When I decided to pick up and leave the U.S. for the first time, I knew it would change me, and I hoped that it would for the better. I wanted this experience to be equally as challenging as it was rewarding and wanted to immerse myself in a way that would allow me to learn more about the world, new cultures, new ways of thinking, and myself. It seems that I’ve learned something new every day, whether that be about myself, a student, or the beautiful country of Peru. However, the following 5 things are the most important lessons I’ve learned and the ones I hope to take with me as I return home and continue to travel.
1. Relationships will change.
Leaving home for an extended period of time means you also leave your loved ones behind. To me, this may be the hardest thing and the only downside of living abroad. Often I’ll find myself hiking through the mountains, eating a delicious meal, exploring somewhere new and although I enjoy it, I can’t help but yearn for my people back home. I wish I could be experiencing all of this with them too.
However, the beauty of traveling is that you meet people who are traveling too. These people get it. They understand that there’s a little piece of your heart being held captive by your loved ones at home. With that, when I find myself missing my tribe back home, many times the other people you’re traveling or teaching with do too. These new friends you make feel what you’re feeling and understand on a level others wouldn’t.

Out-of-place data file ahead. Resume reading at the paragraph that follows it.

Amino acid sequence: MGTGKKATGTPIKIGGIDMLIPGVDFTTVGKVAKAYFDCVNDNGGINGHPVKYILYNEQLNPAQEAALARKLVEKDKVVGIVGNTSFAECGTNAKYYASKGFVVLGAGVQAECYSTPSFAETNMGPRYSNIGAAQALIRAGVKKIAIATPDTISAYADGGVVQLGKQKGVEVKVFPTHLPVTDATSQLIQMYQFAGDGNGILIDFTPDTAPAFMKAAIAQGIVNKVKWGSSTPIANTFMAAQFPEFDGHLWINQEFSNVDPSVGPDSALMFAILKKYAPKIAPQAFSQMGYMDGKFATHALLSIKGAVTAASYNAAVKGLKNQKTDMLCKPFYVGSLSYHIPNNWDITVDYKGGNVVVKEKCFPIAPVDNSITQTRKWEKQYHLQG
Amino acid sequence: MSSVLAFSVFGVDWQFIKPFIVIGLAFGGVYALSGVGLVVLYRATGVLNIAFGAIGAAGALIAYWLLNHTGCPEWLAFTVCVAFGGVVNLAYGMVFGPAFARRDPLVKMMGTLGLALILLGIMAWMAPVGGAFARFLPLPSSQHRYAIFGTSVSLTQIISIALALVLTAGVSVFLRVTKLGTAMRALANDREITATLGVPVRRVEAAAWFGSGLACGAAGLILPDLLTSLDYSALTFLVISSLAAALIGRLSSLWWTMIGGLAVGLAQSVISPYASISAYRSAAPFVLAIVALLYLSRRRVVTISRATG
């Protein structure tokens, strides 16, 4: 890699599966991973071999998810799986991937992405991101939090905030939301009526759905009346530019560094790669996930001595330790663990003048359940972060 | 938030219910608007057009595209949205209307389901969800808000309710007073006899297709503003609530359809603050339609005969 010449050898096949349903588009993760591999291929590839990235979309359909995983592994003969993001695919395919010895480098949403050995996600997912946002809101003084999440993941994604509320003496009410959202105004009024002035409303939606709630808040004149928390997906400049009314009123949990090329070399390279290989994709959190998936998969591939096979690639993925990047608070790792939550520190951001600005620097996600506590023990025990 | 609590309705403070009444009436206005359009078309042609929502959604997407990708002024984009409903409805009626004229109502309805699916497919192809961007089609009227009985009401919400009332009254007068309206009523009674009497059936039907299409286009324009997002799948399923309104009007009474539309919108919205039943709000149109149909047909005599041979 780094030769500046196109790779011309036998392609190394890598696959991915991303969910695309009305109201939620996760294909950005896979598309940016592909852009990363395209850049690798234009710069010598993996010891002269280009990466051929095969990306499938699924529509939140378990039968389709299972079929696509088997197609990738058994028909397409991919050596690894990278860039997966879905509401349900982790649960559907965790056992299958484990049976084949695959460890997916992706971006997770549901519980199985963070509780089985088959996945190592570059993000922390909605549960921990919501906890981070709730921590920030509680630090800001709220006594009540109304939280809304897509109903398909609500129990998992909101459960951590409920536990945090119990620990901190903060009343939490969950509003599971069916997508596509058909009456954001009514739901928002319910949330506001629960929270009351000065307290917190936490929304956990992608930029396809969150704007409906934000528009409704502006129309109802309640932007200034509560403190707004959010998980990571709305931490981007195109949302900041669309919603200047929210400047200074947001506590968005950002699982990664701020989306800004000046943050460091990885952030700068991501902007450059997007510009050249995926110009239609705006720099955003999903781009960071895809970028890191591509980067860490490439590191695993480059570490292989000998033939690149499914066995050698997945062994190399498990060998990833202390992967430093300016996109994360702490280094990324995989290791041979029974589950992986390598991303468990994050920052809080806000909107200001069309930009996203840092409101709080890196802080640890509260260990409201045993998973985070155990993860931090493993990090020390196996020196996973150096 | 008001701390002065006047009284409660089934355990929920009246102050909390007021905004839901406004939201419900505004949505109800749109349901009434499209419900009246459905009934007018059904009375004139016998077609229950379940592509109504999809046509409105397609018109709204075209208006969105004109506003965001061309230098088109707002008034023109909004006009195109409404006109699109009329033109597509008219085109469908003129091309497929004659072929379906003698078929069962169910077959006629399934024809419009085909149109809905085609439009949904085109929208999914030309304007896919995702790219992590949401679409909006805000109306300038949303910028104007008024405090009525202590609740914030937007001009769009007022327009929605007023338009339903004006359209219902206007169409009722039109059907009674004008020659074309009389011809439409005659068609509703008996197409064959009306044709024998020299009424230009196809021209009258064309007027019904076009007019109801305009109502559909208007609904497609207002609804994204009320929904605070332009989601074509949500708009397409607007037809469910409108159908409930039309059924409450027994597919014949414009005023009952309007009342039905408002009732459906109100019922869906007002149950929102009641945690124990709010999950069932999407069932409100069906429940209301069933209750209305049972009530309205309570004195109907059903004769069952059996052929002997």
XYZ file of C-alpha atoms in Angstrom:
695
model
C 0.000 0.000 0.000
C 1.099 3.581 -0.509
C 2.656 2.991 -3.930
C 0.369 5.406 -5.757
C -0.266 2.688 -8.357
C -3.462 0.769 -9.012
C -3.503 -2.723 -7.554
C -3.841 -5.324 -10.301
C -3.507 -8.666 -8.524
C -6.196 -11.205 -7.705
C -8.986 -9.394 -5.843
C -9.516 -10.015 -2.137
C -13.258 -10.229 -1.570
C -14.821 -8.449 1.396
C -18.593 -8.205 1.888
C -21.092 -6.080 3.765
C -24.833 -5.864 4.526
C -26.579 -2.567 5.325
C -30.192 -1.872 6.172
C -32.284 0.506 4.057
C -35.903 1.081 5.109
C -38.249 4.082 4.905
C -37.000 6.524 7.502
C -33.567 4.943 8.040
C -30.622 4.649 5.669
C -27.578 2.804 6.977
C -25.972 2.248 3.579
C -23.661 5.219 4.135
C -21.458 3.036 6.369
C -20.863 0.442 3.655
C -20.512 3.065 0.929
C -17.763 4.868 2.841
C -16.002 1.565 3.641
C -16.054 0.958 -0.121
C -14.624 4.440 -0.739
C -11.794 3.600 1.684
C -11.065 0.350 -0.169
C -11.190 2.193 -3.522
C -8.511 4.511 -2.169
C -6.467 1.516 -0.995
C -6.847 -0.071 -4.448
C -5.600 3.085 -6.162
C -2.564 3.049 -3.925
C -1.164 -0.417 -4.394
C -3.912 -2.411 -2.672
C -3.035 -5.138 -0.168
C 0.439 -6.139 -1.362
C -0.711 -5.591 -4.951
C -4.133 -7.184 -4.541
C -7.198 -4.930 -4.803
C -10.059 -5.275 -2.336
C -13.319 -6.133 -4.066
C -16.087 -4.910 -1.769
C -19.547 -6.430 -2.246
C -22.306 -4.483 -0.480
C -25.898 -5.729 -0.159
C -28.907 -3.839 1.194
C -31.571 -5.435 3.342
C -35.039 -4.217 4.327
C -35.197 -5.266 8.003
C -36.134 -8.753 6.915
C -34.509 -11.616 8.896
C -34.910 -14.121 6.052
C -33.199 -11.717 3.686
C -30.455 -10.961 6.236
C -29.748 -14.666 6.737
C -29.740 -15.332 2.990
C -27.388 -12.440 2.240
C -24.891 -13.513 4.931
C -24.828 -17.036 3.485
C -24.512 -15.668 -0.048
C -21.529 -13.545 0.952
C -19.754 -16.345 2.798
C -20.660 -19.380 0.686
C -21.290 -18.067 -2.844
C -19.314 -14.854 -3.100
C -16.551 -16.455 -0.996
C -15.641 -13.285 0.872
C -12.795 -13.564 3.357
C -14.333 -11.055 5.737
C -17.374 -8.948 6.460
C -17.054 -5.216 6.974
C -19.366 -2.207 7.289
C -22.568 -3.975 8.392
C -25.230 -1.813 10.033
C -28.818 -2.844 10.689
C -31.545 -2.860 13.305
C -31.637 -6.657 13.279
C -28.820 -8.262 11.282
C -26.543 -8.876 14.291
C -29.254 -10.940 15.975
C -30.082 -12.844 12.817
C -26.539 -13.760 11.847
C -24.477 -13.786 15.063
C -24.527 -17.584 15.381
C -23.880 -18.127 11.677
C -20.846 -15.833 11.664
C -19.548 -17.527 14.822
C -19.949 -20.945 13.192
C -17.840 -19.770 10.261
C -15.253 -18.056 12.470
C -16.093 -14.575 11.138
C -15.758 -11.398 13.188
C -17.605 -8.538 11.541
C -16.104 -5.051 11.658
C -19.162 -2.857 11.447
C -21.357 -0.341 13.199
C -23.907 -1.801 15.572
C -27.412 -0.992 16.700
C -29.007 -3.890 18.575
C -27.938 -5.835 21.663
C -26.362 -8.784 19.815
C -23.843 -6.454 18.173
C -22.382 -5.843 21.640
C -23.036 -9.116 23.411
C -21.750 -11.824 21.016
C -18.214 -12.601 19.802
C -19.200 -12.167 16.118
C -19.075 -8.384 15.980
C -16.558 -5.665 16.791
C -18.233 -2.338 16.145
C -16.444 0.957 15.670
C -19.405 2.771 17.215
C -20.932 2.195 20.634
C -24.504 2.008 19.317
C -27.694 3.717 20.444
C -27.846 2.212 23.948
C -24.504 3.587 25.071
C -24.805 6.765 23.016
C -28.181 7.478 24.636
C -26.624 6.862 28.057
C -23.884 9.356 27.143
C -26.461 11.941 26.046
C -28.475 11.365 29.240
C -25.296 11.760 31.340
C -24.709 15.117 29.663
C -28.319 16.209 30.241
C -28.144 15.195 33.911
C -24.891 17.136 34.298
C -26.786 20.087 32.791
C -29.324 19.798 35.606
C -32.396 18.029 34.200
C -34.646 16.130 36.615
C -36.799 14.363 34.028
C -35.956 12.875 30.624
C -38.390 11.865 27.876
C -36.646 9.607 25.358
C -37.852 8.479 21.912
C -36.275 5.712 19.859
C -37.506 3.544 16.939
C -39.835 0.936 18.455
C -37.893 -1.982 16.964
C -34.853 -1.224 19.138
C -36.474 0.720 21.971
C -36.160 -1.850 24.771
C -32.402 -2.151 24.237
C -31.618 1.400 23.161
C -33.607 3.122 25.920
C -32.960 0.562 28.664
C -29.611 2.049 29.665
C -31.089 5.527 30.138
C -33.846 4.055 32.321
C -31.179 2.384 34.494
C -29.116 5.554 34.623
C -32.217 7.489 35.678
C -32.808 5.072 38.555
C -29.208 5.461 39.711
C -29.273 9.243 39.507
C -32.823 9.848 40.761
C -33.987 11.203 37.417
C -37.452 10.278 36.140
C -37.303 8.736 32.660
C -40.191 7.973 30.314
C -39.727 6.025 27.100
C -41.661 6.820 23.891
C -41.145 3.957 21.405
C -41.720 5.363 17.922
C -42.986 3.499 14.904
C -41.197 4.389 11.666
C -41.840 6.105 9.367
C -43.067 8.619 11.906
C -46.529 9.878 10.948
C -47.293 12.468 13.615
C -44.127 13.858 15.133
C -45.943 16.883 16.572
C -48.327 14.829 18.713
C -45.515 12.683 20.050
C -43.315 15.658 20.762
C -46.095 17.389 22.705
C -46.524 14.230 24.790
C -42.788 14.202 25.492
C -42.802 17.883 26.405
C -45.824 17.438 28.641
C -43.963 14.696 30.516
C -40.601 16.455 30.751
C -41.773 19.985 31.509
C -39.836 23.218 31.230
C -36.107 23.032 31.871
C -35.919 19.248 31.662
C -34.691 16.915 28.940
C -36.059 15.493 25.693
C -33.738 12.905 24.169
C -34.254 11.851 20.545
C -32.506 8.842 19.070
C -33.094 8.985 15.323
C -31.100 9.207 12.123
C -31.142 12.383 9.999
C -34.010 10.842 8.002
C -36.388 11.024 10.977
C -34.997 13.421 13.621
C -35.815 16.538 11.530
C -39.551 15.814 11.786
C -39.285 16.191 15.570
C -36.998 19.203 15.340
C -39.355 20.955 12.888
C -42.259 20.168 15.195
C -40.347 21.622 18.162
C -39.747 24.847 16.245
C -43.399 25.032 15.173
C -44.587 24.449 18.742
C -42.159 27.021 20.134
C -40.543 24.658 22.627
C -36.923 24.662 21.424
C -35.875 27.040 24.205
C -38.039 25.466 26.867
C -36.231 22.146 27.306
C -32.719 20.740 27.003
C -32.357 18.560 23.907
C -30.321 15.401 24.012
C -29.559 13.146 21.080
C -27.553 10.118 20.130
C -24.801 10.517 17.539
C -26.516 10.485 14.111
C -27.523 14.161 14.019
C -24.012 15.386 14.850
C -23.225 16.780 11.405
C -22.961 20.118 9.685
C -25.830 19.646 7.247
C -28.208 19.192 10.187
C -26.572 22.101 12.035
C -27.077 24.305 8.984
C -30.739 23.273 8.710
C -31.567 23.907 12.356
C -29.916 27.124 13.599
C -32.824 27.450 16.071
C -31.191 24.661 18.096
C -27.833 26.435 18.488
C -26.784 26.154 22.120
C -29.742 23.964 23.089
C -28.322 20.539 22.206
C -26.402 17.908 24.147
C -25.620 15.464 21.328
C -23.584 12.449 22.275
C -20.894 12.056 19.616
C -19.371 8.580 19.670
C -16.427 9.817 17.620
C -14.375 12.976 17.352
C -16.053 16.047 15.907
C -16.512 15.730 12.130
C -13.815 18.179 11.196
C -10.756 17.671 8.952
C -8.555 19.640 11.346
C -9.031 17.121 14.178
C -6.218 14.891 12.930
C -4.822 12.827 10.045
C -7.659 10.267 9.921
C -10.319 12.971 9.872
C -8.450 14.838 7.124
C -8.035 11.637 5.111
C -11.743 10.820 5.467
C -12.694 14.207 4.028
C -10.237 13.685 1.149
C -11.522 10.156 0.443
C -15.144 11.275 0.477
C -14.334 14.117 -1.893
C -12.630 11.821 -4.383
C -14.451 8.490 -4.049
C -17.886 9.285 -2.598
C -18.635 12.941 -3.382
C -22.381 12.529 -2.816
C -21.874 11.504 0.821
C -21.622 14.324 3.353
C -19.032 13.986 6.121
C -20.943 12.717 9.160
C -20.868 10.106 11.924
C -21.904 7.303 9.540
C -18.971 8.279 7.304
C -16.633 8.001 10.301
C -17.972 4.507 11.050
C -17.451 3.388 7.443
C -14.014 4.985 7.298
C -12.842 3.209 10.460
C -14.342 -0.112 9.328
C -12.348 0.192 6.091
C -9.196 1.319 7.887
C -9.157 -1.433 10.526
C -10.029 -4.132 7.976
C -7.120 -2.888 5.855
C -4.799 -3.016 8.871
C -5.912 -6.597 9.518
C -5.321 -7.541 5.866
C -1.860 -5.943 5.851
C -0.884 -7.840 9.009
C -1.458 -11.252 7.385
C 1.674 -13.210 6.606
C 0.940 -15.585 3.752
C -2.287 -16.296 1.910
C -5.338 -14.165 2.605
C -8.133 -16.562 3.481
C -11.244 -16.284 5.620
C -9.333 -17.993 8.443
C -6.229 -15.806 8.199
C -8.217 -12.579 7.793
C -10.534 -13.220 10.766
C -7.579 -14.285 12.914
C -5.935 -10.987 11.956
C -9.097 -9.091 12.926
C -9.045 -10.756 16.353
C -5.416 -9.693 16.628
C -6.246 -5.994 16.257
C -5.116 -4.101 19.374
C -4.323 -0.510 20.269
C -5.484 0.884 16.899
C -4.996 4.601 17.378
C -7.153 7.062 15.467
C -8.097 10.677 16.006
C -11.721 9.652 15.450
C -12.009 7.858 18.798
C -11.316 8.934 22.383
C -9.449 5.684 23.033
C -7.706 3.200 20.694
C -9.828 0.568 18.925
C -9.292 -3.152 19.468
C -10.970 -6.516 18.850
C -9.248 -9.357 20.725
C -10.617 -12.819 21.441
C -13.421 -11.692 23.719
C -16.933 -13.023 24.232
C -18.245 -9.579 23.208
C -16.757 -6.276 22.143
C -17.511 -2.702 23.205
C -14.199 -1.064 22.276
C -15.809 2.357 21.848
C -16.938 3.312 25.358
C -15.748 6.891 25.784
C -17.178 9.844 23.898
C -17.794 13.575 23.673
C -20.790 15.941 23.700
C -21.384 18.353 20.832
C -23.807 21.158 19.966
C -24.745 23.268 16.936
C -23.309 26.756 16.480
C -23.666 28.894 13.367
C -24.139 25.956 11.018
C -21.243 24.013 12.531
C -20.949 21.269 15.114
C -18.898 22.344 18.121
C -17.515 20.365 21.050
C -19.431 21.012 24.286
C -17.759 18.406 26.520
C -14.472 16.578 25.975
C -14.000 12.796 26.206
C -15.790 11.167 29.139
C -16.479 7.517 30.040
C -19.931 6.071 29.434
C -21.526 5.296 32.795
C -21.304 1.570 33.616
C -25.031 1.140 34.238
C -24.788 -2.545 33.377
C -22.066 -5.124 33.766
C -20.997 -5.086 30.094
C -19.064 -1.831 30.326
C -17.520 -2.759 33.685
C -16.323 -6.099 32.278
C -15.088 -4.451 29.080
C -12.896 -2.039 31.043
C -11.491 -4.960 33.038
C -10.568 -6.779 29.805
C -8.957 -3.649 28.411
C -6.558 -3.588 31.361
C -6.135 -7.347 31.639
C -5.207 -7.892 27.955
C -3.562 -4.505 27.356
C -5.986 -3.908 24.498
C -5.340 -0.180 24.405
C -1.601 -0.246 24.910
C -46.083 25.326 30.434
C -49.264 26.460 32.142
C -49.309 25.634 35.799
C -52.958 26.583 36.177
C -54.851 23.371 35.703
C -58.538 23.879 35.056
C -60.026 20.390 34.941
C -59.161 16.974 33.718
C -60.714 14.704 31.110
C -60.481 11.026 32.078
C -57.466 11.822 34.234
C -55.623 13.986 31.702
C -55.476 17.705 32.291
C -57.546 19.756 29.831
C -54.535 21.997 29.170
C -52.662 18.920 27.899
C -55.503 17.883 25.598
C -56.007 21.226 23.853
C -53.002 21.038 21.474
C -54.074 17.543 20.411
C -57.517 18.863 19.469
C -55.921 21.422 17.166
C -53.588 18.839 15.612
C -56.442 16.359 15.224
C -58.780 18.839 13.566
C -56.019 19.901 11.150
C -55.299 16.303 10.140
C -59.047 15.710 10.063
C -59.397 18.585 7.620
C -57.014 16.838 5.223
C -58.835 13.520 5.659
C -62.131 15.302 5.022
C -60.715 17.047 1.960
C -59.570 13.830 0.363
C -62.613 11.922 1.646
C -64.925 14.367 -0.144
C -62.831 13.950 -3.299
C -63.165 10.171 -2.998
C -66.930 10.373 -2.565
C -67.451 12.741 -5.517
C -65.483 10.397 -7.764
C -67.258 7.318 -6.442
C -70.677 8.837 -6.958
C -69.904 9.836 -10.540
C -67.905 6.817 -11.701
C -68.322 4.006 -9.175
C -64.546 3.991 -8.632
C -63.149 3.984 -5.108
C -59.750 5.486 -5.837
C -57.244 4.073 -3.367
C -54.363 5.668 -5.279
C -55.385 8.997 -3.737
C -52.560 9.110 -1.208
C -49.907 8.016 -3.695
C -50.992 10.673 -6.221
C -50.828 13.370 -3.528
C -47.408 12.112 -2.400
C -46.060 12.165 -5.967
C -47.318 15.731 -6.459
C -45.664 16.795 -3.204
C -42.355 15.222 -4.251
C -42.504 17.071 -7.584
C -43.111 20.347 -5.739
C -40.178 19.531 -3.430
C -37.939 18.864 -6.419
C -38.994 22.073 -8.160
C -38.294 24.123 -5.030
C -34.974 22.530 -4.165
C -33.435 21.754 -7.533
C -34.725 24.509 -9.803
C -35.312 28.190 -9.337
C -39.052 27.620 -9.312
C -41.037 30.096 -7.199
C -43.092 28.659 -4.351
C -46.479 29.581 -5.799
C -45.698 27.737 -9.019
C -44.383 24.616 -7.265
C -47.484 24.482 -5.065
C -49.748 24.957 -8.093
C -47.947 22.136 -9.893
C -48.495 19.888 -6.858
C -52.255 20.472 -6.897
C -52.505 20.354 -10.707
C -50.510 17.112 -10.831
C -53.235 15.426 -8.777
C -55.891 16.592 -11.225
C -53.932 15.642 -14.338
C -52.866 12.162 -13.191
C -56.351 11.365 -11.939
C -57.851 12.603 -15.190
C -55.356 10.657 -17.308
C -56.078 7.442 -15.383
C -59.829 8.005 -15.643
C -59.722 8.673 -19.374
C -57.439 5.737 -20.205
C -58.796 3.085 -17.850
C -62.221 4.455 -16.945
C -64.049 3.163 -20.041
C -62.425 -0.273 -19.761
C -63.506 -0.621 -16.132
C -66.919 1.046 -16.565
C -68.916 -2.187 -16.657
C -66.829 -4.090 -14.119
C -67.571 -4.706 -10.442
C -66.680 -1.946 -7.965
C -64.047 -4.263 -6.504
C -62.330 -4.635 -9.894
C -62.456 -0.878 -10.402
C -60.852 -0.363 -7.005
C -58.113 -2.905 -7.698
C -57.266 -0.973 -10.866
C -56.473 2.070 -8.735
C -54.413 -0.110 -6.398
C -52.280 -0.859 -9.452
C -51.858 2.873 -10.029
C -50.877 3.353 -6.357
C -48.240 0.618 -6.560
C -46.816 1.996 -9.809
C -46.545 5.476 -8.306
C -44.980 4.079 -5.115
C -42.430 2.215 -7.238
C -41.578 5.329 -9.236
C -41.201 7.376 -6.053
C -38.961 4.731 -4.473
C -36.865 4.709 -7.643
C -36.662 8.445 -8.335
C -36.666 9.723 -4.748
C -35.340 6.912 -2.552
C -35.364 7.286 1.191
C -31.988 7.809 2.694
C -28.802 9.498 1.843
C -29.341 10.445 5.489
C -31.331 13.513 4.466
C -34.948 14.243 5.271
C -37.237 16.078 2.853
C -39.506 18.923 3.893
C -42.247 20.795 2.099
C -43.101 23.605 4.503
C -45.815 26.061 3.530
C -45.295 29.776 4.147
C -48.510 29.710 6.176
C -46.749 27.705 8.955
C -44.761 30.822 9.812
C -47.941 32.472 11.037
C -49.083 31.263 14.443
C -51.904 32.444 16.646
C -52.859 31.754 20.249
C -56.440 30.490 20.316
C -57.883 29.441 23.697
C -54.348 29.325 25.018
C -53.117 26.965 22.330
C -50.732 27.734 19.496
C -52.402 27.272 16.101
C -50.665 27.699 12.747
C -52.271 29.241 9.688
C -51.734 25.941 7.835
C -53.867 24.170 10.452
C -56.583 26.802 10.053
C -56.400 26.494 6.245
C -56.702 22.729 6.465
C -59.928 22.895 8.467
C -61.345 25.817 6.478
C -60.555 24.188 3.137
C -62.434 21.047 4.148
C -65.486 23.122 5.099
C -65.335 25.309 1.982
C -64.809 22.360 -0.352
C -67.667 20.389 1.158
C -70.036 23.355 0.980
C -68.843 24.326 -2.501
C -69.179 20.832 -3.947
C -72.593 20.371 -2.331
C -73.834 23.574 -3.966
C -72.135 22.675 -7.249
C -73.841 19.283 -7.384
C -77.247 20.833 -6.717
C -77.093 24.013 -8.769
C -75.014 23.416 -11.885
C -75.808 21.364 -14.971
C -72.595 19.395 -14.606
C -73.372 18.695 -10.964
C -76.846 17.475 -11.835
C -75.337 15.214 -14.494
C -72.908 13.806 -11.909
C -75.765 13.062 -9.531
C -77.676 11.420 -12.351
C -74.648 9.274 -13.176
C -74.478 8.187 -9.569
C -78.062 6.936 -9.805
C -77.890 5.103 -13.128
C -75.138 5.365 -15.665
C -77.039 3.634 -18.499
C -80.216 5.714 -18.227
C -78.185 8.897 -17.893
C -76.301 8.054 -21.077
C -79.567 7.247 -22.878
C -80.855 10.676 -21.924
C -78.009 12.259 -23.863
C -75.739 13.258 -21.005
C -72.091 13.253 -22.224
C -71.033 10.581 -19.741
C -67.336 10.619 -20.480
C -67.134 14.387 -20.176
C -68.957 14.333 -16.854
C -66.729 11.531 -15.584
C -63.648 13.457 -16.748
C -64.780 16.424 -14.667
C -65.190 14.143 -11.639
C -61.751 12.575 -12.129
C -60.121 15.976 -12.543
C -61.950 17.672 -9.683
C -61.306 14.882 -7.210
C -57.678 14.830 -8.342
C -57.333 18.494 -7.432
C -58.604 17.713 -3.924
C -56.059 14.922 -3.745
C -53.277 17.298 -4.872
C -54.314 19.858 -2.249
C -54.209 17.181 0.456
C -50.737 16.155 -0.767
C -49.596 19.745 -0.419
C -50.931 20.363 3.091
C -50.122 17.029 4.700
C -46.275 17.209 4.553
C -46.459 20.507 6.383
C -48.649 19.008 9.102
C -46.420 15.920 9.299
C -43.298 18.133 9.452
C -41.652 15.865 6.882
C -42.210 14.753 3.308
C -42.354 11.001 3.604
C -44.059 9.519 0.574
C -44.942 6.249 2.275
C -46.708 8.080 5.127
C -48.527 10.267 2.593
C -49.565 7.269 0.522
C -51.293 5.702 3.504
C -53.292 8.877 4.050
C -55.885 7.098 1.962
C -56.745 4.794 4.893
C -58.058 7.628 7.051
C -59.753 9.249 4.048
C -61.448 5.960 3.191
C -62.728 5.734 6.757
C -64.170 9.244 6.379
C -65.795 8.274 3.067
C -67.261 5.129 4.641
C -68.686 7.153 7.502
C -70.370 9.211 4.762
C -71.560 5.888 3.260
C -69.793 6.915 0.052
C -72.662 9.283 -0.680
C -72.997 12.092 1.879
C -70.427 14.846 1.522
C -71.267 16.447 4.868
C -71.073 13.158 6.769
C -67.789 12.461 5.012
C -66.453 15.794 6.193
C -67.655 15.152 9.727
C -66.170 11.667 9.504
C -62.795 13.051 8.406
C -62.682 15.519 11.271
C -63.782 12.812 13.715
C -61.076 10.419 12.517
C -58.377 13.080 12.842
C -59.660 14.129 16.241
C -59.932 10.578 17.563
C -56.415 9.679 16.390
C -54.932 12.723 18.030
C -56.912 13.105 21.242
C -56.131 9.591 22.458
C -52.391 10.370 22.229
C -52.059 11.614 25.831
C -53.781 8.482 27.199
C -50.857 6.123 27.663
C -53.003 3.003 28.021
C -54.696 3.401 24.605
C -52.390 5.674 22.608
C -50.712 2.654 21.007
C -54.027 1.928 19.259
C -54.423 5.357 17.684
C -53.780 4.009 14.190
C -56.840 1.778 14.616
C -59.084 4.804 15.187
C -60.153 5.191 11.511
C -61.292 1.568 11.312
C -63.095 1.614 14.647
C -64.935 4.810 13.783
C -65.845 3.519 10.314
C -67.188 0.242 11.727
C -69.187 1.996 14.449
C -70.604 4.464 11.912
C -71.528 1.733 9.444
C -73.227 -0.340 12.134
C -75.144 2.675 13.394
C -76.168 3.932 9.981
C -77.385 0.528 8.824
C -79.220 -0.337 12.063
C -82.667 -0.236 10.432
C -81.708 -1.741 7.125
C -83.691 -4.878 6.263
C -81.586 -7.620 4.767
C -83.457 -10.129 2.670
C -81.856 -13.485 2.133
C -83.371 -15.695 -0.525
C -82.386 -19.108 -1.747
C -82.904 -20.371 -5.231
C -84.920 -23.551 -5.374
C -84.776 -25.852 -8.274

The friends you make understand the oxymoron that is yearning for adventure and exploration, while still at times missing the comforts of home. In my experience, the bonds you form with these people also feel stronger and more genuine than other relationships. These friends feel more like family, and become your little pieces of home in the flesh. My coworkers are some of the best people I’ve had the pleasure of getting to know. And even better, I now know people from all over the world who I get to go see in the future.
Soon enough, I know I’ll have to leave these new friends behind. With that, I’ve learned we should enjoy as many moments as we can with the new people we encounter and those we leave behind. This is because there is no guarantee how long those opportunities will last.
2. Impermanence and uncertainty are your friends.
Some of the best trips I’ve had while living in Peru are the spontaneous ones; the ones where you head to a destination without a plan, without a hostel booked, without anything in mind. All you know is where you intend to go and for how long.
Traveling with uncertainty and spontaneity in mind allows you to gain insight from locals or other travellers on what the best things to do are. It also means that with no expectations for how the trip will be, you don’t end up disappointed. You end up having a way better time than intended.
Impermanence is also my saving grace when things go wrong. When you’re struggling, frustrated, or sick, it’s easy to feel hopeless. In reality, the hurdles we jump over are only temporary, and that’s the beauty of it. Nothing in this world is permanent. With that, impermanence has reminded me to stay present in the moments when I was truly enjoying my experiences abroad. Just as quickly as these moments come, they leave.
I’ve really learned to enjoy each moment while it’s there, while I have that moment in the present. Not having reliable Wi-Fi is a beautiful thing. Not keeping your head stuck in your phone, or worrying about catching an Instagram-worthy shot to show your friends back home is so much better than being preoccupied with how your life looks online. Your present, real moments will always be better than that.
3. Advocate for what you want and need.